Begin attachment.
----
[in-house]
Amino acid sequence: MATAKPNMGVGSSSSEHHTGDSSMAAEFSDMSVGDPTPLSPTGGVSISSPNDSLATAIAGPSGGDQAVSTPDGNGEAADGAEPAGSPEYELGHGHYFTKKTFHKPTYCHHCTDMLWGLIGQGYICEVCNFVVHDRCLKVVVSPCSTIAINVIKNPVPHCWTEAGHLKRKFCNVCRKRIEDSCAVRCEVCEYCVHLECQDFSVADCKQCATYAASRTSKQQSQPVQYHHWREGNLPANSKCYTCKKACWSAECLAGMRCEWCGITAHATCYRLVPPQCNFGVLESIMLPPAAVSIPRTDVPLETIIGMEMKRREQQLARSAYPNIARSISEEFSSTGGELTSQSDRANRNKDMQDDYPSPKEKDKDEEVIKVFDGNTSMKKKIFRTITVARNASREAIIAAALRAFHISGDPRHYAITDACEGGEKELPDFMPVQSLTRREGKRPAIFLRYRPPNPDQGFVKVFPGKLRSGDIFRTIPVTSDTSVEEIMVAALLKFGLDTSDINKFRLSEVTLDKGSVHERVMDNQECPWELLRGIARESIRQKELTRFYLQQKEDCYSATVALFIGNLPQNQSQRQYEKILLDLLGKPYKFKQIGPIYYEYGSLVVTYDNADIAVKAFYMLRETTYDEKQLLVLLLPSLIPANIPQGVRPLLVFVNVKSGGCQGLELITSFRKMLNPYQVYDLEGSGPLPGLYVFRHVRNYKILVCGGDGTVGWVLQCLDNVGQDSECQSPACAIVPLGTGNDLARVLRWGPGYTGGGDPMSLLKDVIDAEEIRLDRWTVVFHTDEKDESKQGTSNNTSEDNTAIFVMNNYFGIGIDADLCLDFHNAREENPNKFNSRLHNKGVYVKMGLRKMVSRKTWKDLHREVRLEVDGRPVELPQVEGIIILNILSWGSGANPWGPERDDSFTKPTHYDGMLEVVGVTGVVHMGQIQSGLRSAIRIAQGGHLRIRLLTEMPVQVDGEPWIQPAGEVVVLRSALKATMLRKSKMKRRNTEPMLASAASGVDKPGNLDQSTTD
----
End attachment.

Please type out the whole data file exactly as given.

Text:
[in-house]
Amino acid sequence: MATAKPNMGVGSSSSEHHTGDSSMAAEFSDMSVGDPTPLSPTGGVSISSPNDSLATAIAGPSGGDQAVSTPDGNGEAADGAEPAGSPEYELGHGHYFTKKTFHKPTYCHHCTDMLWGLIGQGYICEVCNFVVHDRCLKVVVSPCSTIAINVIKNPVPHCWTEAGHLKRKFCNVCRKRIEDSCAVRCEVCEYCVHLECQDFSVADCKQCATYAASRTSKQQSQPVQYHHWREGNLPANSKCYTCKKACWSAECLAGMRCEWCGITAHATCYRLVPPQCNFGVLESIMLPPAAVSIPRTDVPLETIIGMEMKRREQQLARSAYPNIARSISEEFSSTGGELTSQSDRANRNKDMQDDYPSPKEKDKDEEVIKVFDGNTSMKKKIFRTITVARNASREAIIAAALRAFHISGDPRHYAITDACEGGEKELPDFMPVQSLTRREGKRPAIFLRYRPPNPDQGFVKVFPGKLRSGDIFRTIPVTSDTSVEEIMVAALLKFGLDTSDINKFRLSEVTLDKGSVHERVMDNQECPWELLRGIARESIRQKELTRFYLQQKEDCYSATVALFIGNLPQNQSQRQYEKILLDLLGKPYKFKQIGPIYYEYGSLVVTYDNADIAVKAFYMLRETTYDEKQLLVLLLPSLIPANIPQGVRPLLVFVNVKSGGCQGLELITSFRKMLNPYQVYDLEGSGPLPGLYVFRHVRNYKILVCGGDGTVGWVLQCLDNVGQDSECQSPACAIVPLGTGNDLARVLRWGPGYTGGGDPMSLLKDVIDAEEIRLDRWTVVFHTDEKDESKQGTSNNTSEDNTAIFVMNNYFGIGIDADLCLDFHNAREENPNKFNSRLHNKGVYVKMGLRKMVSRKTWKDLHREVRLEVDGRPVELPQVEGIIILNILSWGSGANPWGPERDDSFTKPTHYDGMLEVVGVTGVVHMGQIQSGLRSAIRIAQGGHLRIRLLTEMPVQVDGEPWIQPAGEVVVLRSALKATMLRKSKMKRRNTEPMLASAASGVDKPGNLDQSTTD